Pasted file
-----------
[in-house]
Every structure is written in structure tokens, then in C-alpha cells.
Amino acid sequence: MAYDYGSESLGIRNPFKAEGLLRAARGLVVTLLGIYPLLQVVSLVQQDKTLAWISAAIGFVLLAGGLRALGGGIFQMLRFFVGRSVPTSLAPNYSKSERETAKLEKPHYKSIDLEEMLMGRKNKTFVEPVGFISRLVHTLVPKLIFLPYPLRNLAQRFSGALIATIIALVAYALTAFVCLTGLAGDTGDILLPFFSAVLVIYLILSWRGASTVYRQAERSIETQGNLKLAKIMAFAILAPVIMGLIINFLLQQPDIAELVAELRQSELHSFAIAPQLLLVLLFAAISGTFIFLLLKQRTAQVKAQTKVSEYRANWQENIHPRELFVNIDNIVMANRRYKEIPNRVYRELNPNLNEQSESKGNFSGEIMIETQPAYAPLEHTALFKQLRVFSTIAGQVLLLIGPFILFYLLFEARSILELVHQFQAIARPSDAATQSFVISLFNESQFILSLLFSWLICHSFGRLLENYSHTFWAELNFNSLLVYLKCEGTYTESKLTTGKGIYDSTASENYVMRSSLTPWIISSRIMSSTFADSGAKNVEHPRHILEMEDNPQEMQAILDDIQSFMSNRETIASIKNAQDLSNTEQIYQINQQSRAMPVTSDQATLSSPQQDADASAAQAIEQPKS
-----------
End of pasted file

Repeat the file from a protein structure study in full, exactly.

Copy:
[in-house]
Every structure is written in structure tokens, then in C-alpha cells.
Amino acid sequence: MAYDYGSESLGIRNPFKAEGLLRAARGLVVTLLGIYPLLQVVSLVQQDKTLAWISAAIGFVLLAGGLRALGGGIFQMLRFFVGRSVPTSLAPNYSKSERETAKLEKPHYKSIDLEEMLMGRKNKTFVEPVGFISRLVHTLVPKLIFLPYPLRNLAQRFSGALIATIIALVAYALTAFVCLTGLAGDTGDILLPFFSAVLVIYLILSWRGASTVYRQAERSIETQGNLKLAKIMAFAILAPVIMGLIINFLLQQPDIAELVAELRQSELHSFAIAPQLLLVLLFAAISGTFIFLLLKQRTAQVKAQTKVSEYRANWQENIHPRELFVNIDNIVMANRRYKEIPNRVYRELNPNLNEQSESKGNFSGEIMIETQPAYAPLEHTALFKQLRVFSTIAGQVLLLIGPFILFYLLFEARSILELVHQFQAIARPSDAATQSFVISLFNESQFILSLLFSWLICHSFGRLLENYSHTFWAELNFNSLLVYLKCEGTYTESKLTTGKGIYDSTASENYVMRSSLTPWIISSRIMSSTFADSGAKNVEHPRHILEMEDNPQEMQAILDDIQSFMSNRETIASIKNAQDLSNTEQIYQINQQSRAMPVTSDQATLSSPQQDADASAAQAIEQPKS